You don’t want to be accused of plagiarising or copying. All you need is a sense of the colors, typefaces, and themes used to create a welcoming environment for visitors.
WEBSITE NAVIGATION: The way a website’s pages and links are organized is referred to as website navigation. Making a choice on your navigation layout before you start designing is essential for producing a website that is easy to use and allows your users to find what they’re searching for quickly. Perform the following steps to determine your website’s navigation:
1. On a piece of paper, draw a map of your locality. The top of the page will display your homepage or the most important page of your website. This is the page that visitors will be sent to when they visit your website using your domain URL (www.yourbusiness.com).
Second, directly below your site, list any pages you’re aware of, such as “About” and “Contact.” This level will also contain a checkout or shopping cart feature if you wish to utilize one.
Your website’s most significant categories should be featured just beneath your Home Page, on the same level as “About” and “Contact.” Consider this: if you run a kitchen store, your main categories might be “Utensils,” “Pots & Pans,” “Kitchen Tools,” and “Recipes.” Spoons, forks, and knives are included in the category of “utensils.”
4. Under each of your main categories, make a list of subcategories. Using the kitchen store as an example, you might discover “Knives,” “Serving Utensils,” and other items under the category “Utensils” in that section. The category “Kitchen Tools” includes items such as “Crockpots,” “Spiralizers,” and “Mixers.”
After you’ve figured out how many pages you’ll need, think about how you’ll make them easy to find. A top and/or side menu that is visible on every page can be seen on the majority of websites. Because top menus have less space than side menus, you should usually just add links to your most significant pages (Home, About, Contact) and possibly your most popular category pages at the top. You should, however, make it as easy as possible for them to find what they’re looking for.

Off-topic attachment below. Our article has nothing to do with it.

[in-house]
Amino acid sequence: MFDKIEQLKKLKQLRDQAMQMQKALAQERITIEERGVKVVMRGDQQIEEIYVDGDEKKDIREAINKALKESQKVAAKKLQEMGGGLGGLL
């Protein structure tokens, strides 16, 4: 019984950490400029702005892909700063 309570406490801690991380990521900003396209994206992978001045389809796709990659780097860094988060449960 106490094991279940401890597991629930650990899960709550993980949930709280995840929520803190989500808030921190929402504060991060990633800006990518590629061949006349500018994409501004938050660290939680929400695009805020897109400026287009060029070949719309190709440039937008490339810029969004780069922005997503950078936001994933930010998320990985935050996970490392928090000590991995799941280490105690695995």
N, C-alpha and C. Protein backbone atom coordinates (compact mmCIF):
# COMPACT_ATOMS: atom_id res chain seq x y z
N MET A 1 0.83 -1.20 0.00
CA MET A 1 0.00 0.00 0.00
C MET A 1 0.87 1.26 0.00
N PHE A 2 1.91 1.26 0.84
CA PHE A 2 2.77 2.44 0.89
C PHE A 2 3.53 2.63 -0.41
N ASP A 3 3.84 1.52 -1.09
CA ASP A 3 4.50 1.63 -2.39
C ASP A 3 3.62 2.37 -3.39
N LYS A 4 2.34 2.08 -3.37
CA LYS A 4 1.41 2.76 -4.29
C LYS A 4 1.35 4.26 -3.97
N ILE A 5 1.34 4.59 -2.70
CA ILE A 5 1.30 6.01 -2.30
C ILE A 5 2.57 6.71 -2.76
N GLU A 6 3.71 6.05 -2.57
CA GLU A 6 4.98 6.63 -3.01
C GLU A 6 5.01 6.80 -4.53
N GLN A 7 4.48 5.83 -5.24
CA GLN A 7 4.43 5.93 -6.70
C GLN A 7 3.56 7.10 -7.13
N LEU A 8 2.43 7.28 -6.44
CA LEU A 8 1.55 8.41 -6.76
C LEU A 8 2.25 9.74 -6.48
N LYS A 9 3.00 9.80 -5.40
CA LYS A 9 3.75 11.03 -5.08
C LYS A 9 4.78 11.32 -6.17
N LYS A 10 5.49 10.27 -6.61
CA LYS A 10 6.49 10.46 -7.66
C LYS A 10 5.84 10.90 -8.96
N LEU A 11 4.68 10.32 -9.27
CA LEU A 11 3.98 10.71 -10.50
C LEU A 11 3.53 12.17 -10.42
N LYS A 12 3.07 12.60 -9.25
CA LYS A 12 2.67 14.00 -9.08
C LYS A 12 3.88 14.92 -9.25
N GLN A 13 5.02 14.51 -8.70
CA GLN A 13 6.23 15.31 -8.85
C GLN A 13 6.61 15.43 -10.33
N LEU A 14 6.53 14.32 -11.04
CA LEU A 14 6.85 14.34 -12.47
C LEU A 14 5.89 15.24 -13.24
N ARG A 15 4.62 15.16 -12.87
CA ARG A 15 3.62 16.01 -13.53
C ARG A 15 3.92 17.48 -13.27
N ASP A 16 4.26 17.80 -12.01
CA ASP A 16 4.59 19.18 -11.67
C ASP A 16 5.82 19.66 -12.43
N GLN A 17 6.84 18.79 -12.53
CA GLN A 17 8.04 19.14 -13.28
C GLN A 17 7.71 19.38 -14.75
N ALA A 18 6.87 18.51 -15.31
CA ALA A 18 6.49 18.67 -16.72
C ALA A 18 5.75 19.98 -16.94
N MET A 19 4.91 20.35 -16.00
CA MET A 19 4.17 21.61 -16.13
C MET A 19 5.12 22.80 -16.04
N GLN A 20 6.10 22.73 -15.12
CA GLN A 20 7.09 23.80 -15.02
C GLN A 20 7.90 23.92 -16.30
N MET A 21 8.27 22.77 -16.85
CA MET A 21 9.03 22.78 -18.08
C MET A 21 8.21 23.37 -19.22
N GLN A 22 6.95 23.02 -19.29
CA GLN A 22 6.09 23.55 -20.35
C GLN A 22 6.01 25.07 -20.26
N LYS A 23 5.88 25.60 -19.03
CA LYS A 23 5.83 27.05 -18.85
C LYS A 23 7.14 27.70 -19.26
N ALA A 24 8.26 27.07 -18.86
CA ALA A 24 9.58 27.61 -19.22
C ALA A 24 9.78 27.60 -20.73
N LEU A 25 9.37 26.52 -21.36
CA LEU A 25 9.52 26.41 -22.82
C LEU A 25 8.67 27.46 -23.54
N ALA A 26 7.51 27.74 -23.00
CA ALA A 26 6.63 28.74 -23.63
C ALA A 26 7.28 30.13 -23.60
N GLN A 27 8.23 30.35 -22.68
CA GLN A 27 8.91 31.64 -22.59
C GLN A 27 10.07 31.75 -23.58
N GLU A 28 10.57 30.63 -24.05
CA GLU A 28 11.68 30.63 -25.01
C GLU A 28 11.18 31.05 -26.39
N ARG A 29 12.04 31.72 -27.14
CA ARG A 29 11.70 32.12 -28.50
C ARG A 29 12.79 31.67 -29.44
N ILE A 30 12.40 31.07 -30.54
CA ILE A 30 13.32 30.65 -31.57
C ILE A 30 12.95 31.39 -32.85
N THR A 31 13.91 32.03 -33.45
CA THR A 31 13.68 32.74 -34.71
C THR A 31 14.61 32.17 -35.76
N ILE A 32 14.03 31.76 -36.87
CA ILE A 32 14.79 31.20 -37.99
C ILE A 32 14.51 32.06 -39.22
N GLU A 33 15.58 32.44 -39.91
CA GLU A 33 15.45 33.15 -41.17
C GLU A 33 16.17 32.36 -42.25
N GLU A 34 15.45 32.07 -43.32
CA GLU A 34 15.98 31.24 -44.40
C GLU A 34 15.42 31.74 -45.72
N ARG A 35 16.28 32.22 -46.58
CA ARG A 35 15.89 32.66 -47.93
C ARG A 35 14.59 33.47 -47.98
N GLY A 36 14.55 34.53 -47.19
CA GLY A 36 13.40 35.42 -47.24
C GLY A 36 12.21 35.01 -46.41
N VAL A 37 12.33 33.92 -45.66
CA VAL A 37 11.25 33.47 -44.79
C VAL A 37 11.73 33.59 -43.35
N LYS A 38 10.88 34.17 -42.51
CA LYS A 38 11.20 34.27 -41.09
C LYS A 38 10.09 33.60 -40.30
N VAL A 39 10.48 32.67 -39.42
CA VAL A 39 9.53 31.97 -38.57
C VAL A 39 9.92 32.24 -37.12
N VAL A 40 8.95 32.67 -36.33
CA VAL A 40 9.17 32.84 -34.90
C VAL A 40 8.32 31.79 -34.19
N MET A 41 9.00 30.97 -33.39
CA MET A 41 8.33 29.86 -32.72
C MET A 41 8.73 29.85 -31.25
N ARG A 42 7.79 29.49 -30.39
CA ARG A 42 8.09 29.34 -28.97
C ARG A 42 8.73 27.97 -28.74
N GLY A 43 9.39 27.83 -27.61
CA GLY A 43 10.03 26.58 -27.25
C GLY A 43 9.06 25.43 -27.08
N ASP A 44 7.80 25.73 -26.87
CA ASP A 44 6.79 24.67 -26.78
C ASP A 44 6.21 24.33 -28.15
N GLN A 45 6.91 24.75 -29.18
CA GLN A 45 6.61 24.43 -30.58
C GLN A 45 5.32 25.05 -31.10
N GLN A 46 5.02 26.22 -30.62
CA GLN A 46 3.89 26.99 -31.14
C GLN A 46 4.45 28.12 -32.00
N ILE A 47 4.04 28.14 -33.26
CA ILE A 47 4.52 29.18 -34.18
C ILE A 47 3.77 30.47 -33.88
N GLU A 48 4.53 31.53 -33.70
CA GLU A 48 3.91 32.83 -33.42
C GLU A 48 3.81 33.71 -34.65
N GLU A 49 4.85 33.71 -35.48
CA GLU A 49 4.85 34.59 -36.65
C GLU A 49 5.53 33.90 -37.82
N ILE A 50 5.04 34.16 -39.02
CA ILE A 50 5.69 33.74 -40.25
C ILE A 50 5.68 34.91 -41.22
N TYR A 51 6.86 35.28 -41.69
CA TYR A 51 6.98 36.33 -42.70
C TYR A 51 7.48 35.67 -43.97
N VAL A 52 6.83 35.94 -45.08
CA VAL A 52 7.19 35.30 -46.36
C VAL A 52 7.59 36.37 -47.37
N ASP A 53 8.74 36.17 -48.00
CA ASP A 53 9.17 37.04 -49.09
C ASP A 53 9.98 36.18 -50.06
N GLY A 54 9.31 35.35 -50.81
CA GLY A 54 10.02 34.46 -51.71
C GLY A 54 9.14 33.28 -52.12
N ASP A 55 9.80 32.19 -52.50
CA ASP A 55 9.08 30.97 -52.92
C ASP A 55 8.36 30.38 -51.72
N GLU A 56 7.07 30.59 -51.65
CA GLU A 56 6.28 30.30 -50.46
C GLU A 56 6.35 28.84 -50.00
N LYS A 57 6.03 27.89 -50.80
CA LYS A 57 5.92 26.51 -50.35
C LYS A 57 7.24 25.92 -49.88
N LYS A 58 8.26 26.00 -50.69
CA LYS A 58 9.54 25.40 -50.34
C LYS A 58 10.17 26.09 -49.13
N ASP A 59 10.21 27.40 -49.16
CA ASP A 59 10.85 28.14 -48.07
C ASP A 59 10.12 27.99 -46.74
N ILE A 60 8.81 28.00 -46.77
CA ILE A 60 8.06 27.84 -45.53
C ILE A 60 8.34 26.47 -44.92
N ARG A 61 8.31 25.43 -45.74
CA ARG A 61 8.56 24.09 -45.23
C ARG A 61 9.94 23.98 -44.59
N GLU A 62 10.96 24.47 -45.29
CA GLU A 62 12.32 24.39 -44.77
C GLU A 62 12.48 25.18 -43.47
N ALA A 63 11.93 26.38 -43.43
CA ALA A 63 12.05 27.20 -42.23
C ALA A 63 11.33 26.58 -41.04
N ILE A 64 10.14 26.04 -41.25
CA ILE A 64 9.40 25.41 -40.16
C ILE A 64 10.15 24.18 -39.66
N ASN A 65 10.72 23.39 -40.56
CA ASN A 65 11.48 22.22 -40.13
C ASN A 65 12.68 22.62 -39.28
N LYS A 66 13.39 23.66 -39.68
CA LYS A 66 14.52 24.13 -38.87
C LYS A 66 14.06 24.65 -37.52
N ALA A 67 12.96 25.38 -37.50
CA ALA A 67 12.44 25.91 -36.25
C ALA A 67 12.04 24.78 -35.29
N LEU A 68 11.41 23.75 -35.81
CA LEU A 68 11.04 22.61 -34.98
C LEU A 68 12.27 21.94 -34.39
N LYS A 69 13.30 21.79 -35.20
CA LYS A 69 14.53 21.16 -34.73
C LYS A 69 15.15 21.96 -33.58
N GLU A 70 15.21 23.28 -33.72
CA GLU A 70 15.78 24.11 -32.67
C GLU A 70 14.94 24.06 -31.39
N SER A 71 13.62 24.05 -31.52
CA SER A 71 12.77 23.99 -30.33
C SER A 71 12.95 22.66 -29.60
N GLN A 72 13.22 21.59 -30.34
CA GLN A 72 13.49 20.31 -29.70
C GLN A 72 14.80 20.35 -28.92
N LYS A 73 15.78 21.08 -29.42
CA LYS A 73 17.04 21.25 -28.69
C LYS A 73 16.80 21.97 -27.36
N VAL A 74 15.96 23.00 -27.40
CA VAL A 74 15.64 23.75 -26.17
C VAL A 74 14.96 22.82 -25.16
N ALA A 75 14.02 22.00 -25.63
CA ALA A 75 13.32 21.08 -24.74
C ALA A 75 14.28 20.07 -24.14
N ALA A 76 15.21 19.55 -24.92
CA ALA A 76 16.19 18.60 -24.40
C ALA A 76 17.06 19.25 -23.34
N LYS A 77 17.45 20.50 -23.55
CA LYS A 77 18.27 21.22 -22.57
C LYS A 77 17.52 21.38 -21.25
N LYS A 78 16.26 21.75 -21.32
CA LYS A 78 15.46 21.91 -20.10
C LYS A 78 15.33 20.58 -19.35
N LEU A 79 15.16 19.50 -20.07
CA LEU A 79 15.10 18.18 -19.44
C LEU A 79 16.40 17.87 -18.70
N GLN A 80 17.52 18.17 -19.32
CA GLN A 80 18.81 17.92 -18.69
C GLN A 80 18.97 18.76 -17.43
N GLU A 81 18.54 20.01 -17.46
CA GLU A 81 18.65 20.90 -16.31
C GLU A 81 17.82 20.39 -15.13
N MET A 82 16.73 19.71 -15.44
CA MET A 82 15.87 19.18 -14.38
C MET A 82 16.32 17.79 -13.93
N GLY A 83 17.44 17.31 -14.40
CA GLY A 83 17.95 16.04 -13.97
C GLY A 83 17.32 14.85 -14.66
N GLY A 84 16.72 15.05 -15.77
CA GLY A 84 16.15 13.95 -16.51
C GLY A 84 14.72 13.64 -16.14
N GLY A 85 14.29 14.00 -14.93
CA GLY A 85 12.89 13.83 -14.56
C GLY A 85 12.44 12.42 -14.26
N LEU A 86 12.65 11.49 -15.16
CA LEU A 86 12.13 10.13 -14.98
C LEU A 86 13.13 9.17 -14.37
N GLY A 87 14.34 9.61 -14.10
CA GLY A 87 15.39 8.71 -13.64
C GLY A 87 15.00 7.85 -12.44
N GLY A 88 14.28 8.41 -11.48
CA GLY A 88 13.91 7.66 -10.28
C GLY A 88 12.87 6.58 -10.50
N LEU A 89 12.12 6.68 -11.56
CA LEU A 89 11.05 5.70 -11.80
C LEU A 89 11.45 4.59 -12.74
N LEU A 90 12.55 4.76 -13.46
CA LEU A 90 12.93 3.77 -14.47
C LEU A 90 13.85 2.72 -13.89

One option to consider is having a drop-down list accessible from the top menu. When a person hovers their mouse over the top menu’s primary category of “Utensils,” a drop-down list of sub-categories such as “Knives” and “Serving Utensils” appears. This is done by using side menus with a nesting effect, in which clicking on the major category opens the sub-category list below it, as illustrated below.
Visitors who are impatient and don’t want to waste time searching around for what they’re looking for, as well as those who are having problems finding what they’re looking for, can benefit from a search box on your website.
Putting It All Together
You’ll be ready to start the construction process once you’ve completed your preliminary layout and design. Purchasing a domain name and web hosting, followed by choosing a theme that complements your aesthetic and provides all of the functionality you require, are all crucial steps.
Double-check that all of your pages and visuals are loading properly after you’ve completed building your site. Before submitting your forms, double-check that they work. Consider reviewing and testing your site on a range of browsers (Chrome, Firefox, Edge, and Safari), as well as mobile devices (phones and tablets), to ensure that all elements display and function properly on all devices.